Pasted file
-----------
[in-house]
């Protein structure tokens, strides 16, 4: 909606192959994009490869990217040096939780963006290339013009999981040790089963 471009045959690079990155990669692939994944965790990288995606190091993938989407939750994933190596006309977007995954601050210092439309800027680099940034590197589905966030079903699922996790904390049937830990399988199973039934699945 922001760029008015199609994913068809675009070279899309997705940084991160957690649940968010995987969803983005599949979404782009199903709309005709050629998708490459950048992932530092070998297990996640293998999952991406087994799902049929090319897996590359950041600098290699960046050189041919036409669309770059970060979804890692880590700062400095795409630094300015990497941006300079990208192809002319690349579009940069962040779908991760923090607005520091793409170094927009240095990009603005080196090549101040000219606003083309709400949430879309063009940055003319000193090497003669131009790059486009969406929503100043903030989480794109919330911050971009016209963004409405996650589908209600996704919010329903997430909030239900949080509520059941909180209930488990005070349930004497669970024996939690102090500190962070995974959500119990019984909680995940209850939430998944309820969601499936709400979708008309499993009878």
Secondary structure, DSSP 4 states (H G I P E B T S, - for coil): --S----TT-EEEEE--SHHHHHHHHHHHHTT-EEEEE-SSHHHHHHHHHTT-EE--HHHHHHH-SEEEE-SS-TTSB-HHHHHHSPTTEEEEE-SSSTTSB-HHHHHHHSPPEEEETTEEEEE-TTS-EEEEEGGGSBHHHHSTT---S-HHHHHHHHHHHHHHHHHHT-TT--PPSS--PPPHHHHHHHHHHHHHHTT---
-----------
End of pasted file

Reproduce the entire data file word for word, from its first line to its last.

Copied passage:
[in-house]
């Protein structure tokens, strides 16, 4: 909606192959994009490869990217040096939780963006290339013009999981040790089963 471009045959690079990155990669692939994944965790990288995606190091993938989407939750994933190596006309977007995954601050210092439309800027680099940034590197589905966030079903699922996790904390049937830990399988199973039934699945 922001760029008015199609994913068809675009070279899309997705940084991160957690649940968010995987969803983005599949979404782009199903709309005709050629998708490459950048992932530092070998297990996640293998999952991406087994799902049929090319897996590359950041600098290699960046050189041919036409669309770059970060979804890692880590700062400095795409630094300015990497941006300079990208192809002319690349579009940069962040779908991760923090607005520091793409170094927009240095990009603005080196090549101040000219606003083309709400949430879309063009940055003319000193090497003669131009790059486009969406929503100043903030989480794109919330911050971009016209963004409405996650589908209600996704919010329903997430909030239900949080509520059941909180209930488990005070349930004497669970024996939690102090500190962070995974959500119990019984909680995940209850939430998944309820969601499936709400979708008309499993009878």
Secondary structure, DSSP 4 states (H G I P E B T S, - for coil): --S----TT-EEEEE--SHHHHHHHHHHHHTT-EEEEE-SSHHHHHHHHHTT-EE--HHHHHHH-SEEEE-SS-TTSB-HHHHHHSPTTEEEEE-SSSTTSB-HHHHHHHSPPEEEETTEEEEE-TTS-EEEEEGGGSBHHHHSTT---S-HHHHHHHHHHHHHHHHHHT-TT--PPSS--PPPHHHHHHHHHHHHHHTT---